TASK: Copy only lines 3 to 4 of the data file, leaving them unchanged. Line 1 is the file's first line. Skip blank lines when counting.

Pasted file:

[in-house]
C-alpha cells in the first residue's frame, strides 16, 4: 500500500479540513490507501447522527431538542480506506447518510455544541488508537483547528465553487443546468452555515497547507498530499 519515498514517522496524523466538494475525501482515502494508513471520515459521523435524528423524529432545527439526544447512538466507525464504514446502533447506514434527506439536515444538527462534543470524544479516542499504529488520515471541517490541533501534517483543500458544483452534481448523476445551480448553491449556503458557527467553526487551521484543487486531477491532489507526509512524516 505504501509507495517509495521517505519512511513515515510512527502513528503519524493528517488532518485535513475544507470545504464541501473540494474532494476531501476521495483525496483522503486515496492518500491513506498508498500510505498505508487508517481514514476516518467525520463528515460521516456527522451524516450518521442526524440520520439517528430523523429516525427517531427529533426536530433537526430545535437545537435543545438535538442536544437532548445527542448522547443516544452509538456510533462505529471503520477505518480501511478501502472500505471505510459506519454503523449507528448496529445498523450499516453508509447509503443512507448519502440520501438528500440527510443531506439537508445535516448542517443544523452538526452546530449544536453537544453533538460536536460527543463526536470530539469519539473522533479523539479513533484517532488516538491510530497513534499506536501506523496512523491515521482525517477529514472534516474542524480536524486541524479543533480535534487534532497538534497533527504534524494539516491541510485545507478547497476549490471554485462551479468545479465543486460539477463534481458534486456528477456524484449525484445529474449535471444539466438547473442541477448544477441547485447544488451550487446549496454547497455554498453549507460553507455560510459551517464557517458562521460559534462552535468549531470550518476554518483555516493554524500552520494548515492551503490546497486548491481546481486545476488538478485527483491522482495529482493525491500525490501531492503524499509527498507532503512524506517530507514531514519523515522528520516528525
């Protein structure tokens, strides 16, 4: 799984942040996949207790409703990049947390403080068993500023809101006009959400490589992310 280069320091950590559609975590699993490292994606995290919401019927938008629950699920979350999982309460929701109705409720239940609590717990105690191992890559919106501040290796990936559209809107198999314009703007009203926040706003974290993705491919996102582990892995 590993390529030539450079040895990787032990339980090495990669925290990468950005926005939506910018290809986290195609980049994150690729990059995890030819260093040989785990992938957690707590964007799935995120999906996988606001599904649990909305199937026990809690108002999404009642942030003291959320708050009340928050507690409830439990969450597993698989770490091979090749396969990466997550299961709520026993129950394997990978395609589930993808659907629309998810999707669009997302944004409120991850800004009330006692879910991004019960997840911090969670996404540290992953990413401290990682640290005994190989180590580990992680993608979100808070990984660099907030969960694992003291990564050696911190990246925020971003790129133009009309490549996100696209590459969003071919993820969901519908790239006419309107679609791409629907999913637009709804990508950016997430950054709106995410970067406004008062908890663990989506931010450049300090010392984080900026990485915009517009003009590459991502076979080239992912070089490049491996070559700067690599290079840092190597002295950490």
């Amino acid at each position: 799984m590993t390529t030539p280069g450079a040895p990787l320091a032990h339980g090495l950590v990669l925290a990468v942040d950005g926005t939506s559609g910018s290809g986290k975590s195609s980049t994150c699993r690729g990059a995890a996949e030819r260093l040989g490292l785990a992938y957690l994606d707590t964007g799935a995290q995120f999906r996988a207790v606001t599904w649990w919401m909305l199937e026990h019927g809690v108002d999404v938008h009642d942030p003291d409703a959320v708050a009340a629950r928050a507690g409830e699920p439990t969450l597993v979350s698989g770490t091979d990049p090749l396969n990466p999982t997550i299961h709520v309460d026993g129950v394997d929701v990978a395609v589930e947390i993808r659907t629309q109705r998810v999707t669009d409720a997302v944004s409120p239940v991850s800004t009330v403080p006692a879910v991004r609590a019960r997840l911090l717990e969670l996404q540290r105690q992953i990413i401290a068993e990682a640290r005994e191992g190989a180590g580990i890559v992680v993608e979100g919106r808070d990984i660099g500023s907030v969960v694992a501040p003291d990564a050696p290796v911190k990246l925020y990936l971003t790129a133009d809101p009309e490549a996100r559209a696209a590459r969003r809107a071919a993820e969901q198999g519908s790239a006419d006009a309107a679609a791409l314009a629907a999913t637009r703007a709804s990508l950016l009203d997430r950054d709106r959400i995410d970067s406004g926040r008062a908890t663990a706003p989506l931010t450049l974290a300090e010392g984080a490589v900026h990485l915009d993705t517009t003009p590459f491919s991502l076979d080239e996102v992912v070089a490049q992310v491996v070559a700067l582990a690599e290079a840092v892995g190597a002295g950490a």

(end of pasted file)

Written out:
């Protein structure tokens, strides 16, 4: 799984942040996949207790409703990049947390403080068993500023809101006009959400490589992310 280069320091950590559609975590699993490292994606995290919401019927938008629950699920979350999982309460929701109705409720239940609590717990105690191992890559919106501040290796990936559209809107198999314009703007009203926040706003974290993705491919996102582990892995 590993390529030539450079040895990787032990339980090495990669925290990468950005926005939506910018290809986290195609980049994150690729990059995890030819260093040989785990992938957690707590964007799935995120999906996988606001599904649990909305199937026990809690108002999404009642942030003291959320708050009340928050507690409830439990969450597993698989770490091979090749396969990466997550299961709520026993129950394997990978395609589930993808659907629309998810999707669009997302944004409120991850800004009330006692879910991004019960997840911090969670996404540290992953990413401290990682640290005994190989180590580990992680993608979100808070990984660099907030969960694992003291990564050696911190990246925020971003790129133009009309490549996100696209590459969003071919993820969901519908790239006419309107679609791409629907999913637009709804990508950016997430950054709106995410970067406004008062908890663990989506931010450049300090010392984080900026990485915009517009003009590459991502076979080239992912070089490049491996070559700067690599290079840092190597002295950490």
């Amino acid at each position: 799984m590993t390529t030539p280069g450079a040895p990787l320091a032990h339980g090495l950590v990669l925290a990468v942040d950005g926005t939506s559609g910018s290809g986290k975590s195609s980049t994150c699993r690729g990059a995890a996949e030819r260093l040989g490292l785990a992938y957690l994606d707590t964007g799935a995290q995120f999906r996988a207790v606001t599904w649990w919401m909305l199937e026990h019927g809690v108002d999404v938008h009642d942030p003291d409703a959320v708050a009340a629950r928050a507690g409830e699920p439990t969450l597993v979350s698989g770490t091979d990049p090749l396969n990466p999982t997550i299961h709520v309460d026993g129950v394997d929701v990978a395609v589930e947390i993808r659907t629309q109705r998810v999707t669009d409720a997302v944004s409120p239940v991850s800004t009330v403080p006692a879910v991004r609590a019960r997840l911090l717990e969670l996404q540290r105690q992953i990413i401290a068993e990682a640290r005994e191992g190989a180590g580990i890559v992680v993608e979100g919106r808070d990984i660099g500023s907030v969960v694992a501040p003291d990564a050696p290796v911190k990246l925020y990936l971003t790129a133009d809101p009309e490549a996100r559209a696209a590459r969003r809107a071919a993820e969901q198999g519908s790239a006419d006009a309107a679609a791409l314009a629907a999913t637009r703007a709804s990508l950016l009203d997430r950054d709106r959400i995410d970067s406004g926040r008062a908890t663990a706003p989506l931010t450049l974290a300090e010392g984080a490589v900026h990485l915009d993705t517009t003009p590459f491919s991502l076979d080239e996102v992912v070089a490049q992310v491996v070559a700067l582990a690599e290079a840092v892995g190597a002295g950490a």